North Dakota’s drunk drivers have landed the state on a list for worst drivers, though numbers from the state’s Highway Patrol say alcohol-related deaths because of vehicle crashes are on the decline.

The Peace Garden State took fourth on a list of worst drivers by state published recently published by That’s up from seventh place last year. North Dakota ranked No. 10 in 2014.

North Dakota was beaten by Texas and Louisiana, as well as third-place South Carolina. Following North Dakota is Delaware, New Mexico, Nevada, Alabama, Arizona and Montana.

The website used several factors to determine its ranks, including fatality rate, failure to obey traffic laws, drunk driving, speeding and careless driving.

North Dakota’s best score was in careless driving, where it placed 20th, but the state is the worst for drunk driving, according to the study. The website says 66 deaths were caused by drunk driving last year, though a report from the North Dakota Highway Patrol places that figure at 54, a decrease from the 2014 number of 63.

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Total vehicle deaths related to alcohol has been on the decline since 2012 when the death toll hit 87, according to the Highway Patrol.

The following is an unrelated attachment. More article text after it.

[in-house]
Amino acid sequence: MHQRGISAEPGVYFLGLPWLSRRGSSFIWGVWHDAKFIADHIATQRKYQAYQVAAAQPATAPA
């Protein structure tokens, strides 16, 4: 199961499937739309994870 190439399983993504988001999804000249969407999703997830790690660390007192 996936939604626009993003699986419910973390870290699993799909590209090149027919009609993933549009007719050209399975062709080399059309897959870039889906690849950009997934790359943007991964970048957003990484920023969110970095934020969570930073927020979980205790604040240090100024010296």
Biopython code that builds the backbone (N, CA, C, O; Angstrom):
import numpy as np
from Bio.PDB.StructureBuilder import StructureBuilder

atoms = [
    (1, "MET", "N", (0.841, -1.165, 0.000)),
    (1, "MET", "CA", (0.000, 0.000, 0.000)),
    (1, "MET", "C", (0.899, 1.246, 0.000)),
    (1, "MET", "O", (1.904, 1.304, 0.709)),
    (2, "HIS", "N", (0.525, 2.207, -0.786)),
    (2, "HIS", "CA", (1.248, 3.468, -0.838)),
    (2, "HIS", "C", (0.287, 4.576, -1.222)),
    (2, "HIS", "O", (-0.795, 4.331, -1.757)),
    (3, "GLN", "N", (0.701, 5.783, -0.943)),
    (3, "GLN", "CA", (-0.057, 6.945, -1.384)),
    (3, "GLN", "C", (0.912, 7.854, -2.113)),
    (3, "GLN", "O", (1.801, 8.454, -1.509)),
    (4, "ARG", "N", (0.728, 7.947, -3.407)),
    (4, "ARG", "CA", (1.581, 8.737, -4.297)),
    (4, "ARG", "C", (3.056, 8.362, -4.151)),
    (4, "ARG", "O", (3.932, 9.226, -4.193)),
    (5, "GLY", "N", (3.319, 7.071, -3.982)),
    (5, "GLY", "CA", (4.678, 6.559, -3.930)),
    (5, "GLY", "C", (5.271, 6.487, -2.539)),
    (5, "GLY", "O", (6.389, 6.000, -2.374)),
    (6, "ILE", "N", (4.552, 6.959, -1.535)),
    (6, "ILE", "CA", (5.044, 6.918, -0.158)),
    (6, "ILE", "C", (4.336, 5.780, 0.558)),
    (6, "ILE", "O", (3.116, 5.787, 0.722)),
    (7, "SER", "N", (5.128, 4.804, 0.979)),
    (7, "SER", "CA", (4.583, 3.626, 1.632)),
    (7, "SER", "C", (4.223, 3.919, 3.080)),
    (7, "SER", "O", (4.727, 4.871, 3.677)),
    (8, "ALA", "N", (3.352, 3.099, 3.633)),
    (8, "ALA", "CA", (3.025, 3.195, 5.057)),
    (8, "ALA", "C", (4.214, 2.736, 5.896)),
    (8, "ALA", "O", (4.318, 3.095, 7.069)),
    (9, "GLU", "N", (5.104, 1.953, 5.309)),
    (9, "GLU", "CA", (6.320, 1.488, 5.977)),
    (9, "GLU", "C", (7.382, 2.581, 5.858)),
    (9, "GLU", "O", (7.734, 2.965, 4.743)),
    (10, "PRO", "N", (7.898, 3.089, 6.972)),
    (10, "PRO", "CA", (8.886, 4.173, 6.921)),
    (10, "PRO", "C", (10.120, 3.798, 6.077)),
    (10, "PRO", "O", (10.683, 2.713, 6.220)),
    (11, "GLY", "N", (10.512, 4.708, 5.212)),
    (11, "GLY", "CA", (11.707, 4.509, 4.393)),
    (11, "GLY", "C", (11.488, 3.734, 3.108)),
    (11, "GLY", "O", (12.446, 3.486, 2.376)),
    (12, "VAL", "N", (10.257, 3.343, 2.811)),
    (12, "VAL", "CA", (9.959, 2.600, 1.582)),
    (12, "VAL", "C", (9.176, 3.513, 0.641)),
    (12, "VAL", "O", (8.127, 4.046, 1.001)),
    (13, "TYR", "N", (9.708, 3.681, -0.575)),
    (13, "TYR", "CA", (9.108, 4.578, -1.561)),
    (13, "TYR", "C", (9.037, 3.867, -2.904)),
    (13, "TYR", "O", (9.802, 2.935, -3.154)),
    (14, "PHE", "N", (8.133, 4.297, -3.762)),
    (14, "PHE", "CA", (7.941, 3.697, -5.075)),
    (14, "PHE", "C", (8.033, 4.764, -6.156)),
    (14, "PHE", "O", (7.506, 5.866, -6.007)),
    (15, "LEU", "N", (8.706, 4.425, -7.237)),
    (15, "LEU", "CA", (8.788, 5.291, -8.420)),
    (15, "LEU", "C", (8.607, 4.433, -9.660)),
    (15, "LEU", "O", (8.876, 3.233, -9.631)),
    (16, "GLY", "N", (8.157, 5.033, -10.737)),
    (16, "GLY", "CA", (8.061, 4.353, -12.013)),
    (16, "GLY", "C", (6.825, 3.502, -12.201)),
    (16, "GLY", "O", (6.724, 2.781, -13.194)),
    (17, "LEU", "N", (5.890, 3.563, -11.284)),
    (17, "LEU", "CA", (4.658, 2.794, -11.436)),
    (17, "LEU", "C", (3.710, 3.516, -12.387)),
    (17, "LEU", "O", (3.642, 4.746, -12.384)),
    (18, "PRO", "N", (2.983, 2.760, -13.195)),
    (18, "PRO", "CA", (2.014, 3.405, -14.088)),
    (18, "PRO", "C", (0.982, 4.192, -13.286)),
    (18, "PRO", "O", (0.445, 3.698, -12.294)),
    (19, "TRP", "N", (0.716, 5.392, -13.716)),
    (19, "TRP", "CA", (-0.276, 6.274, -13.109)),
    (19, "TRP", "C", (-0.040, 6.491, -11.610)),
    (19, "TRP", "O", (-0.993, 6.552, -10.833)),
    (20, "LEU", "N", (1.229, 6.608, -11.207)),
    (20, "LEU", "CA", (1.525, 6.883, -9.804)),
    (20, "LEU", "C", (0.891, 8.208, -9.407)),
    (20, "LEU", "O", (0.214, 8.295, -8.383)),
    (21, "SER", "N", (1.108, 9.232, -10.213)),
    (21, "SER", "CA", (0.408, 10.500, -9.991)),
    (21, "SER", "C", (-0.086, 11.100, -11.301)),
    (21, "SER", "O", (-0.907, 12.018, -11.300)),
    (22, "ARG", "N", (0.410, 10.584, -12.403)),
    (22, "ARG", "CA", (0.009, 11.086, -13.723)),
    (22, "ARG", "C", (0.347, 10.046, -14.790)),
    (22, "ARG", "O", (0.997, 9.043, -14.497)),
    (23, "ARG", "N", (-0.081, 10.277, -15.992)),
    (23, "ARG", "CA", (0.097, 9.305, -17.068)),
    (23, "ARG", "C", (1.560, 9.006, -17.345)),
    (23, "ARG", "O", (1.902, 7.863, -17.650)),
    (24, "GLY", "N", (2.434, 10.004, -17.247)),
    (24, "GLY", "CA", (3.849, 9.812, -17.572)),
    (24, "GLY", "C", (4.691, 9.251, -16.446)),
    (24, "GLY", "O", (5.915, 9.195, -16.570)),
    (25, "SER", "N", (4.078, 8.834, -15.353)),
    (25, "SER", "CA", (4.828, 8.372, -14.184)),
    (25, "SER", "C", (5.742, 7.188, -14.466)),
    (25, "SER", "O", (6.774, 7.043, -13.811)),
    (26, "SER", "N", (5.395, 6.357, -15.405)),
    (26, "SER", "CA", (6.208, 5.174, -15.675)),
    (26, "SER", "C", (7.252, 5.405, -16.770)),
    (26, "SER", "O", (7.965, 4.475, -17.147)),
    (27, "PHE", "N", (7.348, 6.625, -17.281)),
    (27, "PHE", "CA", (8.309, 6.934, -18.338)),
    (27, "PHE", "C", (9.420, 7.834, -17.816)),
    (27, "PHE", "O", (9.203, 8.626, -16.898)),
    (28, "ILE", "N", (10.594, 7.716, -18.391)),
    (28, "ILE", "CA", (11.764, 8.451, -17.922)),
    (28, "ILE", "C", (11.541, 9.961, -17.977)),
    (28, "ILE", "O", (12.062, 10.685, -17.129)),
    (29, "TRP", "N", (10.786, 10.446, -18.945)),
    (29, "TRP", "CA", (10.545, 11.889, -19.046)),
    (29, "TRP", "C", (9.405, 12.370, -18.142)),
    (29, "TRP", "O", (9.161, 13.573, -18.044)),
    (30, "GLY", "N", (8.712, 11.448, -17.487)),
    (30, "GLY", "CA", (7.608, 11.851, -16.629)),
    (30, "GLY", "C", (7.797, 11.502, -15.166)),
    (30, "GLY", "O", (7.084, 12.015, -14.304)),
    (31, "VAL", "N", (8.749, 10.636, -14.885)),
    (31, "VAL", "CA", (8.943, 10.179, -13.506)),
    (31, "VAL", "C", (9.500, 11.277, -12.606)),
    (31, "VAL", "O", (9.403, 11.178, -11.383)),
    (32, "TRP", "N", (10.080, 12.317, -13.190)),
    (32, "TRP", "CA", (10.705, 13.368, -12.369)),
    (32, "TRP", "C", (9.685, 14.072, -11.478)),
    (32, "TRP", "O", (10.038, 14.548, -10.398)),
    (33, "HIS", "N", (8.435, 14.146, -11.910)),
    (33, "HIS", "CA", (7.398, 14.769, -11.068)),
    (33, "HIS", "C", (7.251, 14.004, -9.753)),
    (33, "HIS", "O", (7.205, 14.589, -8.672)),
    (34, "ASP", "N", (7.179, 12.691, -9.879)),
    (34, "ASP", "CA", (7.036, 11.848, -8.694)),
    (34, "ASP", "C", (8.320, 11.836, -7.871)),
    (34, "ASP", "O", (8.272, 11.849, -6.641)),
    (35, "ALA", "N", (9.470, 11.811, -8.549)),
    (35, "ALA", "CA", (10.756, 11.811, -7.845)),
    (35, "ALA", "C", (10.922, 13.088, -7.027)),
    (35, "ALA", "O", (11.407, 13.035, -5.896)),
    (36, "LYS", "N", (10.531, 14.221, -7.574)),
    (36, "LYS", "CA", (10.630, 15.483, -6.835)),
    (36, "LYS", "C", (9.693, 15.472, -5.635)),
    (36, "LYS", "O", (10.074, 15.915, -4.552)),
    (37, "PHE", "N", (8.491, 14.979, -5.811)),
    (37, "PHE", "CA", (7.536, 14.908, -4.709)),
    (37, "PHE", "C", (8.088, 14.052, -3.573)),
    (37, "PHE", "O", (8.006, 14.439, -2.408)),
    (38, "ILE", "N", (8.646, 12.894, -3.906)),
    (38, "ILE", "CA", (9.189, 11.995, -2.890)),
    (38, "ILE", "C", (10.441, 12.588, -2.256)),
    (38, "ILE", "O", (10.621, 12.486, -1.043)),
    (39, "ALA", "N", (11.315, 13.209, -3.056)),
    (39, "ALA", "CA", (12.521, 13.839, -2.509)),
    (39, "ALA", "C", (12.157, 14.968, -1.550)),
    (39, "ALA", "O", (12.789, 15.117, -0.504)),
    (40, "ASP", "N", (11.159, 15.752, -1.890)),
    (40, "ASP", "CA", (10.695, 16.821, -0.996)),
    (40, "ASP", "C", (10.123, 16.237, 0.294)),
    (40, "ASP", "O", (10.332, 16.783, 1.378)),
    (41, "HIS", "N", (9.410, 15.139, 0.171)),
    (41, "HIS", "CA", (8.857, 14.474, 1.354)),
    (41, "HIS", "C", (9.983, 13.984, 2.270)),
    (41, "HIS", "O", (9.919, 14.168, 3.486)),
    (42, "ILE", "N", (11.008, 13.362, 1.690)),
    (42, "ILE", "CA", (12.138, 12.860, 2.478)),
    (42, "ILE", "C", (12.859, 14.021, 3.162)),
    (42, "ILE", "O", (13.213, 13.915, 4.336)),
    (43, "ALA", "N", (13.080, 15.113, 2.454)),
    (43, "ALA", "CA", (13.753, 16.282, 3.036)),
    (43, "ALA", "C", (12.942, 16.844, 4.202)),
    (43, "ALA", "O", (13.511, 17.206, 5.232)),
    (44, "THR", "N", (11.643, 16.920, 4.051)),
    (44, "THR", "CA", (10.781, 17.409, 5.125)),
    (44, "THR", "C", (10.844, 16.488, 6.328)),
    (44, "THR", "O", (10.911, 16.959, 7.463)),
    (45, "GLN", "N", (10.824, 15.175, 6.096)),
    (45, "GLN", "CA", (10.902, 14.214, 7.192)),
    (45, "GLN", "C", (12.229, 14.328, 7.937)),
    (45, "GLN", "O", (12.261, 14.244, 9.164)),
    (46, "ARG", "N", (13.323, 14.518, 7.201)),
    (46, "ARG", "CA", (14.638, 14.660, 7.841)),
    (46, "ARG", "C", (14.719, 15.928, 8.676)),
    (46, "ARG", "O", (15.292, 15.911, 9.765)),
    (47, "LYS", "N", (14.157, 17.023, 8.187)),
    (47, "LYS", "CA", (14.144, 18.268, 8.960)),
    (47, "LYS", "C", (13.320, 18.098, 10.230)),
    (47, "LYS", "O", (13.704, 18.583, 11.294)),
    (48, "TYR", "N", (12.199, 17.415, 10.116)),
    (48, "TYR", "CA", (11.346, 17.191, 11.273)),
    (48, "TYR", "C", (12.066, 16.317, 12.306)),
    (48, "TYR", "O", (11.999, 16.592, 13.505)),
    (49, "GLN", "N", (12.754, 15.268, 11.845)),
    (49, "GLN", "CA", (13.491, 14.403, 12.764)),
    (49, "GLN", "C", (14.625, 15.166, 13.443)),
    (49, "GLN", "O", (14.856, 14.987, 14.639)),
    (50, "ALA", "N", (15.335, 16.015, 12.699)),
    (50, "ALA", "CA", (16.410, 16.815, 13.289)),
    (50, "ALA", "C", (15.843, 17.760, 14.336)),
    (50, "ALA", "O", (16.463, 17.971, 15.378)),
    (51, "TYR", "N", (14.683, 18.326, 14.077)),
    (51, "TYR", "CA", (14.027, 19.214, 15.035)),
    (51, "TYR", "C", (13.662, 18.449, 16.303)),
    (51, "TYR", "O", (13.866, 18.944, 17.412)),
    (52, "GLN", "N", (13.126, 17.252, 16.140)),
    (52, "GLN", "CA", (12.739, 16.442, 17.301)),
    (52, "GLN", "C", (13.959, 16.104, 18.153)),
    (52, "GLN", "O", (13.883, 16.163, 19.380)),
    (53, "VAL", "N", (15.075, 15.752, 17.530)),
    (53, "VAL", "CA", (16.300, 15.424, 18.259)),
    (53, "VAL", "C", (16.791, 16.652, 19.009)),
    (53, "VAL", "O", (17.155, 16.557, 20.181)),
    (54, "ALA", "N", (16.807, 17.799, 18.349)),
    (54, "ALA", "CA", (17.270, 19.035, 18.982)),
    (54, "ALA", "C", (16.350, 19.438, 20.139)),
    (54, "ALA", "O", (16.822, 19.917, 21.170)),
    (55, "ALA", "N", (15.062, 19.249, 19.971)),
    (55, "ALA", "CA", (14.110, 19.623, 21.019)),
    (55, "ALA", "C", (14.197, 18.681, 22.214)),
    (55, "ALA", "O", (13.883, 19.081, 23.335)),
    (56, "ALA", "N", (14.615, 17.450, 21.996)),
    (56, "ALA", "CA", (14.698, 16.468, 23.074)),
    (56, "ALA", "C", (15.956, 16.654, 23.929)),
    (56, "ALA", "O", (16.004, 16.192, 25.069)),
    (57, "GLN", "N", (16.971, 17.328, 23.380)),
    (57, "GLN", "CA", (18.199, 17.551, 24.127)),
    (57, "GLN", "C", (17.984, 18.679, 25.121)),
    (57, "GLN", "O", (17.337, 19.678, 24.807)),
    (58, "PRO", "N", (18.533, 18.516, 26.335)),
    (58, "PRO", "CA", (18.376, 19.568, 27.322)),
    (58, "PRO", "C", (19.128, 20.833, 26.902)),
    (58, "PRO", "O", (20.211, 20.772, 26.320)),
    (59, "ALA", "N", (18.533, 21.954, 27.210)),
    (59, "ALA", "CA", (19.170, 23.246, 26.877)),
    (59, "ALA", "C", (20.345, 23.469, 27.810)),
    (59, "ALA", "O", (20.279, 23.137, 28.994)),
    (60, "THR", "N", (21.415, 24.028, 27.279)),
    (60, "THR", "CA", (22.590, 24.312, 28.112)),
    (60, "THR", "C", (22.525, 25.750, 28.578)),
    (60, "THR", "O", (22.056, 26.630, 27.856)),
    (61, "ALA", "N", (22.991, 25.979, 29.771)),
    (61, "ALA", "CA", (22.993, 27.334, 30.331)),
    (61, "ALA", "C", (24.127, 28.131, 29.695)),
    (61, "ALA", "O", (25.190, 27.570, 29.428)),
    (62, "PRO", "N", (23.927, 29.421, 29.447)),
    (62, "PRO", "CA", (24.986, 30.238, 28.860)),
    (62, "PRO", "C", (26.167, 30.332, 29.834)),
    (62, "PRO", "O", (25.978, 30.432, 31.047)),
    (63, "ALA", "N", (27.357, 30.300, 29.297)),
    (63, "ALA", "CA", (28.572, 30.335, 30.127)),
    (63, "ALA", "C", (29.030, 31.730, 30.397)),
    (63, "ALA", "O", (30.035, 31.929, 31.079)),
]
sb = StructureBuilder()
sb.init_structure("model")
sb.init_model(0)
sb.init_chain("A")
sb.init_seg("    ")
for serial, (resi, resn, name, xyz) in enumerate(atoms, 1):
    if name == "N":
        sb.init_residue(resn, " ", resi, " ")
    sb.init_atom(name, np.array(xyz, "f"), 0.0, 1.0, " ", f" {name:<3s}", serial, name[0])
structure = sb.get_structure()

Percentages of alcohol deaths compared with total vehicle fatalities also have seen a steady decline. Fatal crashes have declined from 53 in 2014 to 48 last year, according to the Highway Patrol. That places the fatal crashes rate compared with total fatal crashes at 43 percent, below the 10 year average of 47 percent.

Drunk driving arrests to date also have dropped off, from 2,626 last year to 1,086 this year.

Other lists have placed North Dakota on the opposite spectrum for a ranking of drivers by skills, including SmartAsset, which ranked the state fifth for best drivers, according to an August report in Time. North Dakota has previously made lists for drunk driving.

Still, the author of’s article says drunk driving is “a serious problem that drivers in the state need to recognize and address.”

“The fact that North Dakota placed sixth in speeding only adds fuel to the fire,” the article said. “Individuals who are drinking and driving over the speed limit are far more likely to cause fatal accidents than those who are following the law.”

Minnesota has the best drivers in the country, according to the website, with its best score for careless driving (51st) and its worst score for speeding (23rd).